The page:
Waterbury's history of political corruption would make Sal DiMasi blush. The Brass City has seen four mayors arrested while in office since since the 1940s. Three ended up in prison, including one on federal charges that he had lured a child for sex. Another favorite son went from Congress, to the governor's mansion and to federal prison before eventually landing a $95,000 a year job as the city's economic development coordinator. Billy Bulger, you have nothing on John Rowland.
But for each politician of question repute, the Brass City and the adjoining region produces thousands of blue collar, hard-working Americans of diverse backgrounds, many of whom see service to their country in the military as an obligation, if not a birthright. Waterbury was one of four American towns featured in Ken Burns' "The War," a PBS mini-series about World War II. The city lost 282 residents in that conflict.
Dwyer went to elementary school in Southbury, just west of Waterbury, and graduated from Litchfield High School, about 20 miles north of his birthplace. He joined the Marines in 2000, inspired to serve following the terrorist attack on the U.S.S. Cole in Yemen. Eventually, he would be deployed to Iraq. His body was laced with shrapnel when an IED exploded while he was the turret gunner on a Humvee. He recovered from those injuries and returned to civilian life. The lure of joining a special team for Afghanistan was too much and Dwyer re-enlisted.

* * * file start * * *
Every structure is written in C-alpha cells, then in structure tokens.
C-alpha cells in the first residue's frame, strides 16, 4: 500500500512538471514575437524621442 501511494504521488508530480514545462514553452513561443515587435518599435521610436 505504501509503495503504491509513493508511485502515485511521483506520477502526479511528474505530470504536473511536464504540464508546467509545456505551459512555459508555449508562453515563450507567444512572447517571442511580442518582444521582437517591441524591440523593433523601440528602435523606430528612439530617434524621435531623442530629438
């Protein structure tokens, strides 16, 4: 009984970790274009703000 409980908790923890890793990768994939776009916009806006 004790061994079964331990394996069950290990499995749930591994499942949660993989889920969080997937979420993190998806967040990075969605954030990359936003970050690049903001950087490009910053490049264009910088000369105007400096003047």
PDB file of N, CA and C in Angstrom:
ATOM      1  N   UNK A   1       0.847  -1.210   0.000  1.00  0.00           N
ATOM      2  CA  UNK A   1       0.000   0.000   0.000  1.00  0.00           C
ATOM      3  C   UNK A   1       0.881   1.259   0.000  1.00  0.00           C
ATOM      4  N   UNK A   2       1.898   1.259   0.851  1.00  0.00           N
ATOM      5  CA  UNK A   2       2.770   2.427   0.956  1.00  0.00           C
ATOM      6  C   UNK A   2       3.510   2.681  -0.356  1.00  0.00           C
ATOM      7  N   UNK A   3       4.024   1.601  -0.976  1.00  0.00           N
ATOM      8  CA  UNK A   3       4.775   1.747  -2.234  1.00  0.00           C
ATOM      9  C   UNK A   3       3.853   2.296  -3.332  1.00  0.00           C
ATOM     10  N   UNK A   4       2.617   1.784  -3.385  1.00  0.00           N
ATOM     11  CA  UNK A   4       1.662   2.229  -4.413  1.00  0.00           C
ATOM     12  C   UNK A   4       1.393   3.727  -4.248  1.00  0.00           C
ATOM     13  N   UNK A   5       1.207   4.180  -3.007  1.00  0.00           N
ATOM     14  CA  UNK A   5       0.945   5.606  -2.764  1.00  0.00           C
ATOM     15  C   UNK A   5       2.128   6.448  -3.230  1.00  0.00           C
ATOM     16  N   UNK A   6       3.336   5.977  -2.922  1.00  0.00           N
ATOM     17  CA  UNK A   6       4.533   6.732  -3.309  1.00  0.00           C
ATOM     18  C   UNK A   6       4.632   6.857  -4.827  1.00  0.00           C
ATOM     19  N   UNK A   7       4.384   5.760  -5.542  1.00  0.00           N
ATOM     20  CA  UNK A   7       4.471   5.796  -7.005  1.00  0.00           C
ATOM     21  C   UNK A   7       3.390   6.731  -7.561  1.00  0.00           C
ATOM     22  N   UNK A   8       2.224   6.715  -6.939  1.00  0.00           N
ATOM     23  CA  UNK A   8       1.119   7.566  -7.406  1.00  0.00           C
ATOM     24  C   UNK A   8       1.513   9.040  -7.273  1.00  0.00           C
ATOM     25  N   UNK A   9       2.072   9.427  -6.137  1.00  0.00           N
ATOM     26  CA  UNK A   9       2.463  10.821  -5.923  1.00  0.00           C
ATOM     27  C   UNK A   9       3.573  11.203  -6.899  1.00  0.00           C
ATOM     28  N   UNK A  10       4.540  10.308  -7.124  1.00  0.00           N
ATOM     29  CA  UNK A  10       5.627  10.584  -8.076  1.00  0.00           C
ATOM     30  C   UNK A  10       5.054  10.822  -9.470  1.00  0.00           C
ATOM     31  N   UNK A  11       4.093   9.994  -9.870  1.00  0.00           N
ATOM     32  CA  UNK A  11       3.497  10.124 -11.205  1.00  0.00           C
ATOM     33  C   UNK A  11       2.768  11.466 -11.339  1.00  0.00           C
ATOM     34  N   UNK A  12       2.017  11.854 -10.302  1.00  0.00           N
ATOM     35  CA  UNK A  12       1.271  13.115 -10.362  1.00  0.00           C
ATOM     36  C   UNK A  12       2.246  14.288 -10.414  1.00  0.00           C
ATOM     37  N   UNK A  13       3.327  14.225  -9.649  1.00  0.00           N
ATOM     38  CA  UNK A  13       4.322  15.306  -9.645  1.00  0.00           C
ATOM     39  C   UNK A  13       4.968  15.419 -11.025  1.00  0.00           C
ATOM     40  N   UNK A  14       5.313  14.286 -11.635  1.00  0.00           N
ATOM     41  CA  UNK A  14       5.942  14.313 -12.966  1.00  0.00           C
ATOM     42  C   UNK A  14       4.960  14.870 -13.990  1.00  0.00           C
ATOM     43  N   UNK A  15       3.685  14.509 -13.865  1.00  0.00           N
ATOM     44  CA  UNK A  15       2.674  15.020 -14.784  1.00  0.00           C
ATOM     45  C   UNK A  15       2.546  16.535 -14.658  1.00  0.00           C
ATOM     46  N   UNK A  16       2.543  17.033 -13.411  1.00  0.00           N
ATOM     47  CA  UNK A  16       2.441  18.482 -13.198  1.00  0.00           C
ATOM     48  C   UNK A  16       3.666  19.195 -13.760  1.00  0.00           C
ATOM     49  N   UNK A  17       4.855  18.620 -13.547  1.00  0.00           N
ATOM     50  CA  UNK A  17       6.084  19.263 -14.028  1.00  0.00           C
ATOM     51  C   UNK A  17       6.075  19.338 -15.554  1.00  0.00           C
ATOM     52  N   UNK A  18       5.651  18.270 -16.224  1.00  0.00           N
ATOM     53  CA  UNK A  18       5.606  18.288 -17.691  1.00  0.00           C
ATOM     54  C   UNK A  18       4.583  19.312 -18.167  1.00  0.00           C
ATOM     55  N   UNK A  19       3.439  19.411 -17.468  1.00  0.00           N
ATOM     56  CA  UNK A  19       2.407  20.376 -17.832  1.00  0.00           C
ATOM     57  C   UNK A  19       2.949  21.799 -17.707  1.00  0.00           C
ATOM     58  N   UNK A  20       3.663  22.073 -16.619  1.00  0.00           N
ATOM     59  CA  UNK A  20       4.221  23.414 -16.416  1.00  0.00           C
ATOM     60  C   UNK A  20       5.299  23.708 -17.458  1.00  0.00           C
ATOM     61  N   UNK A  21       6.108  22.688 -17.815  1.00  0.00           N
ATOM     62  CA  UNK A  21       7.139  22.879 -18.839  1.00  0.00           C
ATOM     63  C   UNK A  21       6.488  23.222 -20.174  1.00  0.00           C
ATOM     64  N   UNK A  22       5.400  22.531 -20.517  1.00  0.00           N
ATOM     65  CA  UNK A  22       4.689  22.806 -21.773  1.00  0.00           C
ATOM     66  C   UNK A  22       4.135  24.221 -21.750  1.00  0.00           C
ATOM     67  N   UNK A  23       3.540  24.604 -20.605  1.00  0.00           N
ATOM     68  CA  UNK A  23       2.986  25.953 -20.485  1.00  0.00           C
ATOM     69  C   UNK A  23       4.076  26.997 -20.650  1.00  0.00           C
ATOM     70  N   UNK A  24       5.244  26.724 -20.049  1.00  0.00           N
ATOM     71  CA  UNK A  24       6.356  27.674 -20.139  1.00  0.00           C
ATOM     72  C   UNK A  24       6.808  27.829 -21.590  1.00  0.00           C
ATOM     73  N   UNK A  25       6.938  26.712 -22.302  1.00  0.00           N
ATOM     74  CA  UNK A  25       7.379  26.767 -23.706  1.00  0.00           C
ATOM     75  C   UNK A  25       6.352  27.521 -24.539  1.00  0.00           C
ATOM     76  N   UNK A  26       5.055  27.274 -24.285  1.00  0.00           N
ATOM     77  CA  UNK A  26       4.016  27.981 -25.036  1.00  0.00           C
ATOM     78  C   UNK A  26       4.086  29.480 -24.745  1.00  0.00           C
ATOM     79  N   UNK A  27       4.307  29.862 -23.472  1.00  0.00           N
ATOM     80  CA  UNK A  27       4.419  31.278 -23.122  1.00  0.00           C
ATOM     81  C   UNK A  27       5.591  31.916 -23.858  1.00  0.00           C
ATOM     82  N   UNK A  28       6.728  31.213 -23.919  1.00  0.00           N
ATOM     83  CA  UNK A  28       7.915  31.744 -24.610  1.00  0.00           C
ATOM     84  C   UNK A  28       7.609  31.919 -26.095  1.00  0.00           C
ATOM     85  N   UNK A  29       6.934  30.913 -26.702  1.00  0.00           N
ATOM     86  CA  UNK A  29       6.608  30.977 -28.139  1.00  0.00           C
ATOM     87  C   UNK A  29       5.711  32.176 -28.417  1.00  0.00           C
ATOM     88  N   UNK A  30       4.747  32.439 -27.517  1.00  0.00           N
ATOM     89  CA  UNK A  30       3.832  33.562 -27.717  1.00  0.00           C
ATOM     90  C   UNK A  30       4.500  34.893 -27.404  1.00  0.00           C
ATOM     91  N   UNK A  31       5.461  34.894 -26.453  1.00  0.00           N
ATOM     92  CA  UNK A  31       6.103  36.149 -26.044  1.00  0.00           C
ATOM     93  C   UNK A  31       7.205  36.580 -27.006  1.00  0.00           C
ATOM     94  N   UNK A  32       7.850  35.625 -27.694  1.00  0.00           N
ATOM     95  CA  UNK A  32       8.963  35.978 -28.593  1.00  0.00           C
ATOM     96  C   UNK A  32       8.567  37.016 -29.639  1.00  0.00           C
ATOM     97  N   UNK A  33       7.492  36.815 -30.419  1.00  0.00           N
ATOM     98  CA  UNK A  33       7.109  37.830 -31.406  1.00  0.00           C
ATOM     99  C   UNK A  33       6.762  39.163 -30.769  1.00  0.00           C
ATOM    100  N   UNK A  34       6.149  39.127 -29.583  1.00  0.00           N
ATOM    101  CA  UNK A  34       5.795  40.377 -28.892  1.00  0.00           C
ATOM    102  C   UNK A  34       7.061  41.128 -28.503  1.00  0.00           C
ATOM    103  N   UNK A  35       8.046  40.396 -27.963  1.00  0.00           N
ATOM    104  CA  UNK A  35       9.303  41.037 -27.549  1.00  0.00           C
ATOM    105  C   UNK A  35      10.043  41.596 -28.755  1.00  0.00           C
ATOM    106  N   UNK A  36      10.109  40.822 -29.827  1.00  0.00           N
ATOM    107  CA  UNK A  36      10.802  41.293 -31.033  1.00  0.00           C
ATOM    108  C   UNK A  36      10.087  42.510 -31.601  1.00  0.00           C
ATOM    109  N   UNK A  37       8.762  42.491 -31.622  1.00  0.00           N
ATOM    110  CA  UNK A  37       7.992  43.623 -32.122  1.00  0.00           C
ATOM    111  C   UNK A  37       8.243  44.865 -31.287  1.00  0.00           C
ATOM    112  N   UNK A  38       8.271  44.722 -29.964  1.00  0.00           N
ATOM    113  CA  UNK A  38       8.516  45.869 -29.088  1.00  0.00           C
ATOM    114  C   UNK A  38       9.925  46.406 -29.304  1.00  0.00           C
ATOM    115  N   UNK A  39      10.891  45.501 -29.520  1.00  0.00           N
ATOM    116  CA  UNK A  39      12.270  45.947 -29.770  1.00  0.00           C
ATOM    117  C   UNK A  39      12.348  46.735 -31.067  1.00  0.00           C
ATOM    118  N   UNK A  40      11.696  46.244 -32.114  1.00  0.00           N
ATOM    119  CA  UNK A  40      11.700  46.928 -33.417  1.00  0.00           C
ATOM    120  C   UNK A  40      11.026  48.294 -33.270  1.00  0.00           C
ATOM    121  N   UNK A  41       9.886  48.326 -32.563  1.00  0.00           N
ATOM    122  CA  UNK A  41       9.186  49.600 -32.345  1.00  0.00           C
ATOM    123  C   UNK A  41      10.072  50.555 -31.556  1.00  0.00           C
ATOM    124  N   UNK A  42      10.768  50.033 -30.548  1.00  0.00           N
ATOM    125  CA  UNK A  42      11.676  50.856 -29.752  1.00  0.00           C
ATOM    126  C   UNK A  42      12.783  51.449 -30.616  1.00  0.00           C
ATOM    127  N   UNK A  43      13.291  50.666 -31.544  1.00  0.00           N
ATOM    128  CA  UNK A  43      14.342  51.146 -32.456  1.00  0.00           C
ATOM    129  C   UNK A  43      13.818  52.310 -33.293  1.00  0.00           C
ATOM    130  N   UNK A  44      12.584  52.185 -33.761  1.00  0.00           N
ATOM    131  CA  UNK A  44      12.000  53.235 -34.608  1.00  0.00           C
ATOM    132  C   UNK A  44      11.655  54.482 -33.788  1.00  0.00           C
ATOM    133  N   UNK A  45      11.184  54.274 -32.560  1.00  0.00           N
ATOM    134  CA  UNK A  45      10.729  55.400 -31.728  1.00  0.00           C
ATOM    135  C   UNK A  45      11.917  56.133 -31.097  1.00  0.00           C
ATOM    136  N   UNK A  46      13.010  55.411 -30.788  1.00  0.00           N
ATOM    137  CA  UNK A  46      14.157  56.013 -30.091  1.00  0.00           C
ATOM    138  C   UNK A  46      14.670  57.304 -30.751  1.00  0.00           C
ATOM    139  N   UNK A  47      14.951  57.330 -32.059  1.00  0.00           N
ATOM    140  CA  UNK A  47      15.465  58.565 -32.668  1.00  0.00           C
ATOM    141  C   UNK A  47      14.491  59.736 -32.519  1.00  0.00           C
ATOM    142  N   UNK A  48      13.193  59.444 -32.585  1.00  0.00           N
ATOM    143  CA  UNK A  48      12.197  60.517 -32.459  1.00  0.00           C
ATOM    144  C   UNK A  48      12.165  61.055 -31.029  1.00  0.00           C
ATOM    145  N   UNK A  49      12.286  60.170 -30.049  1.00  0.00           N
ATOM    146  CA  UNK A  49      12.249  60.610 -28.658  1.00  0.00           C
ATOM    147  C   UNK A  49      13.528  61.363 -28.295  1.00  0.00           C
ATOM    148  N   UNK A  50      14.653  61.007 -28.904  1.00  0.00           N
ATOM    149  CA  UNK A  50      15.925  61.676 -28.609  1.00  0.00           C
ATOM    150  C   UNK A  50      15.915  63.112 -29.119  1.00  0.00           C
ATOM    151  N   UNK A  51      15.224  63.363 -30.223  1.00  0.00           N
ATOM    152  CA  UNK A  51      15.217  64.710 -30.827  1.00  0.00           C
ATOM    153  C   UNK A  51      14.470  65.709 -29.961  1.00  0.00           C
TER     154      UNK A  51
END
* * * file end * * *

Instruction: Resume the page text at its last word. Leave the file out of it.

He will enjoy a racing homecoming of sorts on Memorial Day weekend when he drives at Lime Rock Park in Salisbury, Conn., about a 35 minute drive from where he graduated from high school. It is the second of his three scheduled IMSA races this season. His third race is scheduled for Virginia in August. He will be alternating driving time in his Mazda MX-5 with Tom Long in Saturday's race, which will be televised on FOX Sports1 starting at 1 p.m.
"Lime Rock is going to be the race where I'll have the biggest amount of pressure on me. I'm extremely excited about it but a lot of my friends will be there. I have to make sure I keep a cool head about me. We have a good team around me, who will make sure I do the right thing, and a good car. I hope we put on a good show."